Celluloid, cellulose acetate, polystyrene, pyroxylin, other ethers and esters of cellulose or hornlike materials or synthetic resinous compounds having approximately the physical properties of cellulosic materials or methyl methacrylate. Where the jaws or tweezers are molded, the method of molding may be flash, compression, extrusion or injection.

A material very suitable, for the purpose intended comprises an organic plastic, such as, the methyl methacrylates, since this material embodies two desirable characteristics, namely, transmissibility of light through the material and the softness or compressibility required at the jaw portions of the tweezers to grip the hair or other objects without injury thereto. This material is lighter than glass, non-breakable, strong and durable and'oifers resistance cals and oxidation.

It will thus be seen that there has been provided by this invention tweezers and the like in which the various objects hereinabove set forth, togetherwith many thoroughly practical advantages, are successfully achieved. I V

As many possible embodiments maybe made of the above invention, and as many changes might be made in the embodiments is to be understood that all matter hereinbefore set forth or shown in the accompanying drawing is to be interpreted as illustrative and not in a limiting sense.

Having thus described my invention whatis claimed as new, and desired to be secured by Letters Patent, is;

A surgical appliance comprising a pair of tweezers having a bifurcated body, a member secured to the end of each bifurcation of said body, said member having'an offset forming between it and the end of said bifurcation a slot, a tapered jaw member projecting within said slot and being secured to said first-named member and said bifurcation, each of said jaw members being made of compressible and transparent organic plastic material, the compressibility of the material enabling said jaw members to engage an objectbeing grasped thereby and therebetween, and the transparency of said jaw members enabling the extent and condition of said object being revealed a through the jaw members.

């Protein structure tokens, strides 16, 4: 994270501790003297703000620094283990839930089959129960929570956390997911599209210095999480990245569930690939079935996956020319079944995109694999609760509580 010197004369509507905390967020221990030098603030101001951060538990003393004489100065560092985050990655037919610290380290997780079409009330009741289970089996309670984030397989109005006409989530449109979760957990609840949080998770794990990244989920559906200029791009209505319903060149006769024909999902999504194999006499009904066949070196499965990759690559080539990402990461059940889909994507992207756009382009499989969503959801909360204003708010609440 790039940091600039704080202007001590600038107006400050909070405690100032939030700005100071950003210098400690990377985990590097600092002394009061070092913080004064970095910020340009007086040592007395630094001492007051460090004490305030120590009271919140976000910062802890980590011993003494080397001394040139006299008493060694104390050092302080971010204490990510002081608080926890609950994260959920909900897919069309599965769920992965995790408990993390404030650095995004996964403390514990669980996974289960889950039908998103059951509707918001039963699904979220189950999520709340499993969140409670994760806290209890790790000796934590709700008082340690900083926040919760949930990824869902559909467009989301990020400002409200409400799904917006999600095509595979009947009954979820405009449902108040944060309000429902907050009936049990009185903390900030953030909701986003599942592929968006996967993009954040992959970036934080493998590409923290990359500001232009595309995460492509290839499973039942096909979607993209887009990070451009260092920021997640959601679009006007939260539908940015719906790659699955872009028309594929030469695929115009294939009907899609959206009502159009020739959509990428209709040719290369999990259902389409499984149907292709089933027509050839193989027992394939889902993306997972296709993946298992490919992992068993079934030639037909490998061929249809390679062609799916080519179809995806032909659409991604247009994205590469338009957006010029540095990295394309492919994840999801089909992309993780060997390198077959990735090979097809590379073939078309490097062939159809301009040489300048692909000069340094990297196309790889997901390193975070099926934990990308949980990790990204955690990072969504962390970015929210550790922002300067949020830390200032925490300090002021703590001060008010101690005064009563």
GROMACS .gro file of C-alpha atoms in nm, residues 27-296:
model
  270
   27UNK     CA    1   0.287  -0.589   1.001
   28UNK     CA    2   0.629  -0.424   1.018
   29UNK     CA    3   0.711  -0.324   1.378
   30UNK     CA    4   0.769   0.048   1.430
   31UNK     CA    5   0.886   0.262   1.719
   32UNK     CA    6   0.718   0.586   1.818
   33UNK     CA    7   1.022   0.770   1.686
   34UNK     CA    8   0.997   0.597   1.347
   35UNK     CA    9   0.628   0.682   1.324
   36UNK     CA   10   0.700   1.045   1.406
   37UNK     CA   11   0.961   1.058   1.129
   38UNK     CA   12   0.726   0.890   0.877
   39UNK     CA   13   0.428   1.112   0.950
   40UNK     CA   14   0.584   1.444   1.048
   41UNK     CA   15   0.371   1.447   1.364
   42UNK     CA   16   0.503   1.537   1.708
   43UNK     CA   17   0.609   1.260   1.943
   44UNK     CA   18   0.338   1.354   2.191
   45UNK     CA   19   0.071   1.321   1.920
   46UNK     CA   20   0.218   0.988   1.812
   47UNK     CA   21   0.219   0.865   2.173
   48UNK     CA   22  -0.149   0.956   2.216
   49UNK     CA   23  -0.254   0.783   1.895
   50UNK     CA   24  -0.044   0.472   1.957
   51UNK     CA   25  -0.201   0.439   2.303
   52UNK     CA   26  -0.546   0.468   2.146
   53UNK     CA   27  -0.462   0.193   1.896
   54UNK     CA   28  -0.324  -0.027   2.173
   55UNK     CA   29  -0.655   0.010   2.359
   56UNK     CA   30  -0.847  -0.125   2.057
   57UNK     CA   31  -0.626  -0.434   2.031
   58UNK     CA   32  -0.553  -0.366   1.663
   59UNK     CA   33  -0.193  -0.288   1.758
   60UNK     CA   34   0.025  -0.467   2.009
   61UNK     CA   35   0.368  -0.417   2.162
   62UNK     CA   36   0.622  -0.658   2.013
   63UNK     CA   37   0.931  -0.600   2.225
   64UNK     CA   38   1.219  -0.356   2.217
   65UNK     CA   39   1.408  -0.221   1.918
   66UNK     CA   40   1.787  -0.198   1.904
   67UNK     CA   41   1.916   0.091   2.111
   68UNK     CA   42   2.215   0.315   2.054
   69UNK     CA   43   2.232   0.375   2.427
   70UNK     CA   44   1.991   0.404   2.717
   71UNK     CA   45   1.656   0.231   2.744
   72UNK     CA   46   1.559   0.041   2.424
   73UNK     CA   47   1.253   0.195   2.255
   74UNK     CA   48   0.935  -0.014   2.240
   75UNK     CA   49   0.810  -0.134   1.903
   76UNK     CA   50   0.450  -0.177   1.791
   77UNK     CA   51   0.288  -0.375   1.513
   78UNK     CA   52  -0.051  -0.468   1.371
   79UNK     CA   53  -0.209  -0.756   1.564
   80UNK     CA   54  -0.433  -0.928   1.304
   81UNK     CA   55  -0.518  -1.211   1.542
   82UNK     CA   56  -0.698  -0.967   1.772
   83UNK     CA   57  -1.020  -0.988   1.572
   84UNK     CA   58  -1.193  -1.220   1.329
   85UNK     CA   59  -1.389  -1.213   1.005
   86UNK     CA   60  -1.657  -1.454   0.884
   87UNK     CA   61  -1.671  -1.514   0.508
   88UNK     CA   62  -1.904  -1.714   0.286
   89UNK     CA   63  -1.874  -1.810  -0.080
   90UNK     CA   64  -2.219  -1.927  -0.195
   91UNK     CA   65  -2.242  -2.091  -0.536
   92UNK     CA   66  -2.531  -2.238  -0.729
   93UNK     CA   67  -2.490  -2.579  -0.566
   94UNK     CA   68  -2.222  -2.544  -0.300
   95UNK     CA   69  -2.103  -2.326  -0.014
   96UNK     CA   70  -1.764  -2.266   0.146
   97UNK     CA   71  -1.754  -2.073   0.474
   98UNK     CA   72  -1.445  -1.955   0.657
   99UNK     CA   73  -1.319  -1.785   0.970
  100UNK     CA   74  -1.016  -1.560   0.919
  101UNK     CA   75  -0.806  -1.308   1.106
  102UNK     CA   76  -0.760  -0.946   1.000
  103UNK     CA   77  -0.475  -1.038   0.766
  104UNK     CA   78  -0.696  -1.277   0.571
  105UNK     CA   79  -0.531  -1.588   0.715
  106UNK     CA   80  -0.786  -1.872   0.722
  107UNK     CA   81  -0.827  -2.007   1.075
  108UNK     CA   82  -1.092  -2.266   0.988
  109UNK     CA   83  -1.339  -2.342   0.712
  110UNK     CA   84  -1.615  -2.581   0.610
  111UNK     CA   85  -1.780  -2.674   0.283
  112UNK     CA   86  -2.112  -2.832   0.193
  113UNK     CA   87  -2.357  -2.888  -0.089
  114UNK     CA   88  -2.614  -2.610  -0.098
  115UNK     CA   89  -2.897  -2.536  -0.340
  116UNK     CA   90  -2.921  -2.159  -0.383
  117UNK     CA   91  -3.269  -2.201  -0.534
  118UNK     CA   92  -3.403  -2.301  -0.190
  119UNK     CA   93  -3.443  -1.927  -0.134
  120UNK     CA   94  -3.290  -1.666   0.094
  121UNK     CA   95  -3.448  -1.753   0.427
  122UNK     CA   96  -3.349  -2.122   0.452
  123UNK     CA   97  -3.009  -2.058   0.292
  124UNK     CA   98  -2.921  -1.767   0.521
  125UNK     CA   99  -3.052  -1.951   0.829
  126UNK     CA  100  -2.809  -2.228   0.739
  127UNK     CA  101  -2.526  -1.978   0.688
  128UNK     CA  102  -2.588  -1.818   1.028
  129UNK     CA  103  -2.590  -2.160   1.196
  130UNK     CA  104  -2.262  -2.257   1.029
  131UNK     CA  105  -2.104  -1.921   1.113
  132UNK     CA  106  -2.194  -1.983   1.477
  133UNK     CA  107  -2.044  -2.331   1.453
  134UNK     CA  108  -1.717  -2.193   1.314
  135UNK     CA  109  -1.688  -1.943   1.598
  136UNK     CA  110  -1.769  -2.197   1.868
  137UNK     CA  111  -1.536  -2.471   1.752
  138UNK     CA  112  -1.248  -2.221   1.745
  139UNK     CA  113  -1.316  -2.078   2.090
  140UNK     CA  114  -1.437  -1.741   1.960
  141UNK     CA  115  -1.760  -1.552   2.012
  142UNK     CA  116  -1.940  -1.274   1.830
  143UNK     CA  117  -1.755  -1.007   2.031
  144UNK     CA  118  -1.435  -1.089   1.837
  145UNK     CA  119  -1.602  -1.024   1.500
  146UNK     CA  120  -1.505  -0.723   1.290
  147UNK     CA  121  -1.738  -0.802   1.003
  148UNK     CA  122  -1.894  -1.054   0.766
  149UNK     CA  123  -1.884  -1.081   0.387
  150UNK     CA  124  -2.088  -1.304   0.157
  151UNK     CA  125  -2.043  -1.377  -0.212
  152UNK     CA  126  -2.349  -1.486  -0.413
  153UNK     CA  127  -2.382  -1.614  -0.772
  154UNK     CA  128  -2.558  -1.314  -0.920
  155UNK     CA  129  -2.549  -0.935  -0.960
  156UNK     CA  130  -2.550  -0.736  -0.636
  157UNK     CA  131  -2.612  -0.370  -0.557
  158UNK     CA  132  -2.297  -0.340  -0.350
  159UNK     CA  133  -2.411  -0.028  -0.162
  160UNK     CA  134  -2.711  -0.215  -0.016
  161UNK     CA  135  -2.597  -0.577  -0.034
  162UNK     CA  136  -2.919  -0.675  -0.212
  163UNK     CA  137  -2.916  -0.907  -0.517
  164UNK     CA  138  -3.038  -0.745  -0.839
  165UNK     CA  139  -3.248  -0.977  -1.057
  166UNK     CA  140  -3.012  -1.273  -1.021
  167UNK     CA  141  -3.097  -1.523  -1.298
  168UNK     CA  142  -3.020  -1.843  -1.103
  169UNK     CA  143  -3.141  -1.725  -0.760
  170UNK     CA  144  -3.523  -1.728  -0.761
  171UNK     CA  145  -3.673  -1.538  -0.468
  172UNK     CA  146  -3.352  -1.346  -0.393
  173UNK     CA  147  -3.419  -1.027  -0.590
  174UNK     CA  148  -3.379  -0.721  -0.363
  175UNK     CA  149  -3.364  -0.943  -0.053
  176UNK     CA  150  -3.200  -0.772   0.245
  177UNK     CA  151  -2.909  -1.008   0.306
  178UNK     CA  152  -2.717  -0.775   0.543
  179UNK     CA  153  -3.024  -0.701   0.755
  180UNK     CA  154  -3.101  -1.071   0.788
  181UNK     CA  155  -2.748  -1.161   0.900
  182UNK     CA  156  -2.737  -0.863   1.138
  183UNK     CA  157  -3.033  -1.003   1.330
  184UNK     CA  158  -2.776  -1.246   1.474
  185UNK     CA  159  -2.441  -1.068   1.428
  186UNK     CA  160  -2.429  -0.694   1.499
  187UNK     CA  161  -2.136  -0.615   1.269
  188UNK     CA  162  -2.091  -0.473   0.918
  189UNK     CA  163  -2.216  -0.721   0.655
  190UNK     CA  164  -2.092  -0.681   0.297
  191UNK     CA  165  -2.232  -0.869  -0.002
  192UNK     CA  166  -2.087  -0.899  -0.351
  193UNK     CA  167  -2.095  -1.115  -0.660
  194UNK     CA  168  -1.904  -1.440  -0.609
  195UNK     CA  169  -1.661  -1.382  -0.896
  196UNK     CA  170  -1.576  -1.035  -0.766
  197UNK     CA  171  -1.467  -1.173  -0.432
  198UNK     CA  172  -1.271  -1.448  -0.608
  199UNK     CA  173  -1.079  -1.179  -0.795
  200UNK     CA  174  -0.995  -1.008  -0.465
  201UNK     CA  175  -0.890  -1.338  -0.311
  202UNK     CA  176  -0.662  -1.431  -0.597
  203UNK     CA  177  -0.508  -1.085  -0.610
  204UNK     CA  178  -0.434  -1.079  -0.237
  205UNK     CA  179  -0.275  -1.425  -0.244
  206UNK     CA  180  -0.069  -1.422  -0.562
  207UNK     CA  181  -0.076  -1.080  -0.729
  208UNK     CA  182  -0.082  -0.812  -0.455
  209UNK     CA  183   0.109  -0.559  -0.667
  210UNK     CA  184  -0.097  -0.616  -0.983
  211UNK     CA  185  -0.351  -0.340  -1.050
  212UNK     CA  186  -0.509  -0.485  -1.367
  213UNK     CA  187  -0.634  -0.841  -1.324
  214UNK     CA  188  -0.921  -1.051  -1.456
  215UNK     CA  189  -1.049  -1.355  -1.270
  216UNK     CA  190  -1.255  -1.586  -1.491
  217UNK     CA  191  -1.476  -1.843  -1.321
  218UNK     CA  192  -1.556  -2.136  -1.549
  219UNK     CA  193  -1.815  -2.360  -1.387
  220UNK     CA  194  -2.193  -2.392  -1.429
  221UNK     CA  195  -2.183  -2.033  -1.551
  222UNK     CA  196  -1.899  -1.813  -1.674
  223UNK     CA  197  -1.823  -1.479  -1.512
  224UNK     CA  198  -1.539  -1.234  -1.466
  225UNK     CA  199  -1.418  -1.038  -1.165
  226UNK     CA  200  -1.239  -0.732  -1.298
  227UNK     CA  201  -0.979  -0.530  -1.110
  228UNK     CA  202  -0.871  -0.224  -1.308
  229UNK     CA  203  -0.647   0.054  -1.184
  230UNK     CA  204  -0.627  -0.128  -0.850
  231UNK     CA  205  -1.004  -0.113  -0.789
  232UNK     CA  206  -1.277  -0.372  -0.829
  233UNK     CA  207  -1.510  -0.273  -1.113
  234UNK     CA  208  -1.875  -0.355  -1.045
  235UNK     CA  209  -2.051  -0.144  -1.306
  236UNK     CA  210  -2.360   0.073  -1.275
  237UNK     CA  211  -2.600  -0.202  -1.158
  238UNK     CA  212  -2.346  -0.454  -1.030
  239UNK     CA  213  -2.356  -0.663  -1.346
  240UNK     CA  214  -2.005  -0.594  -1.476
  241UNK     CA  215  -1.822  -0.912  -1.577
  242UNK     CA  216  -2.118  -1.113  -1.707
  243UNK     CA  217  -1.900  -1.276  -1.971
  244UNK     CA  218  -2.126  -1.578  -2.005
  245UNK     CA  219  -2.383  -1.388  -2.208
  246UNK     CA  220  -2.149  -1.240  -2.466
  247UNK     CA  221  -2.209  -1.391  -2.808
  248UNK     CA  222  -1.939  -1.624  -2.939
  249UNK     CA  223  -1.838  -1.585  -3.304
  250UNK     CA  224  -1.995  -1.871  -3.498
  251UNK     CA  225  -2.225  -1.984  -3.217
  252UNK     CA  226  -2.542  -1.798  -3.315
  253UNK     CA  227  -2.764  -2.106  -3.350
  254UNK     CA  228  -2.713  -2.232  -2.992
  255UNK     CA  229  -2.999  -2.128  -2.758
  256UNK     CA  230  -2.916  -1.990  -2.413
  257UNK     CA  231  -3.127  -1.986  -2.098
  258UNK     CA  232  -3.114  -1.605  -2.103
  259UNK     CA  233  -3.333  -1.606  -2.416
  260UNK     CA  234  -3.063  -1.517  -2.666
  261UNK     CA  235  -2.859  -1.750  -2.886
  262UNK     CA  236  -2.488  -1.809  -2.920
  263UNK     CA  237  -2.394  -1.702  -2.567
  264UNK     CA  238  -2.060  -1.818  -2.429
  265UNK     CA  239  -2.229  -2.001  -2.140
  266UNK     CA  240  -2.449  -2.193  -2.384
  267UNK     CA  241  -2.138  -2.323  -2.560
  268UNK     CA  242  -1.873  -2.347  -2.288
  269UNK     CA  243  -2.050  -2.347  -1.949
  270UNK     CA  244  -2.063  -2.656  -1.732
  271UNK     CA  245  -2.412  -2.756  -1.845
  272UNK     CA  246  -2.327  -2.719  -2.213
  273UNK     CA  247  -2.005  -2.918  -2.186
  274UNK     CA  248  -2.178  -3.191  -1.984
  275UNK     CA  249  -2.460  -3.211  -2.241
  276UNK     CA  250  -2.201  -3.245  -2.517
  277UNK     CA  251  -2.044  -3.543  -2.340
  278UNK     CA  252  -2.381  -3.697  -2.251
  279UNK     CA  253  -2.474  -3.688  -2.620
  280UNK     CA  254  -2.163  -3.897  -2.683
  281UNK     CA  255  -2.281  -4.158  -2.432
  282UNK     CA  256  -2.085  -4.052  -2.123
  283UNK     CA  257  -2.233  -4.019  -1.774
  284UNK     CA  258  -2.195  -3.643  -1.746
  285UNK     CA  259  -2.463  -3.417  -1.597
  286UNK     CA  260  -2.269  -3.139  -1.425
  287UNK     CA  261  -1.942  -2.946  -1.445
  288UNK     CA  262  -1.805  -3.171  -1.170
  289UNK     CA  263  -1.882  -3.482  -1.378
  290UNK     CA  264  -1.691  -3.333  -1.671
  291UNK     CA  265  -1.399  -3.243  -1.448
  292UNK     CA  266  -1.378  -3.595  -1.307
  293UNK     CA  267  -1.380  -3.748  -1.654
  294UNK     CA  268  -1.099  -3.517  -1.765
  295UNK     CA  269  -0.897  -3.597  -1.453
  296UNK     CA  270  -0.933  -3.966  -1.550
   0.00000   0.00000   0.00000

to most chemi above set forth, it.

EDWIN NEUGAss;

Referenced by
Citing PatentFiling datePublication dateApplicantTitle
US3140715 *Sep 29, 1960Jul 14, 1964American Hospital Supply CorpForceps
US3265068 *Aug 24, 1962Aug 9, 1966American Hospital Supply CorpPlastic forceps
US3677112 *Jun 8, 1970Jul 18, 1972Keniston John WPincers
US3774438 *Jul 20, 1970Nov 27, 1973Ici LtdApplicator for surgical clips
US4478219 *Mar 24, 1982Oct 23, 1984Manuel DujovnyTemporary microvascular occluder
US4585453 *Feb 22, 1983Apr 29, 1986Shiley, IncorporatedDisposable holder for prosthetic heart valve
US5047049 *Nov 15, 1990Sep 10, 1991Salai Diane LSelf orienting instrument handle
US5527340 *Feb 17, 1994Jun 18, 1996S & T Marketing AgSurgical instrument with gripping portion
US7229111 *Aug 9, 2004Jun 12, 2007Revlon Consumer Products CorporationTweezer, kit, method, and package
US8057509May 19, 2008Nov 15, 2011Goody Products, Inc.Multi-tool tweezer
US20120133162 *Sep 22, 2011May 31, 2012Nicole SgoberoPrecision tweezers
DE102013010785A1 *Jun 28, 2013Dec 31, 2014Zwilling J. A. Henckels AgPinzette
WO1983003345A1 *Mar 24, 1983Oct 13, 1983Rozario, Rodney, A.Temporary microvascular occluder
Classifications
U.S. Classification606/133, 294/99.2, 606/210
International ClassificationA61B17/30
Cooperative ClassificationA61B17/30
European ClassificationA61B17/30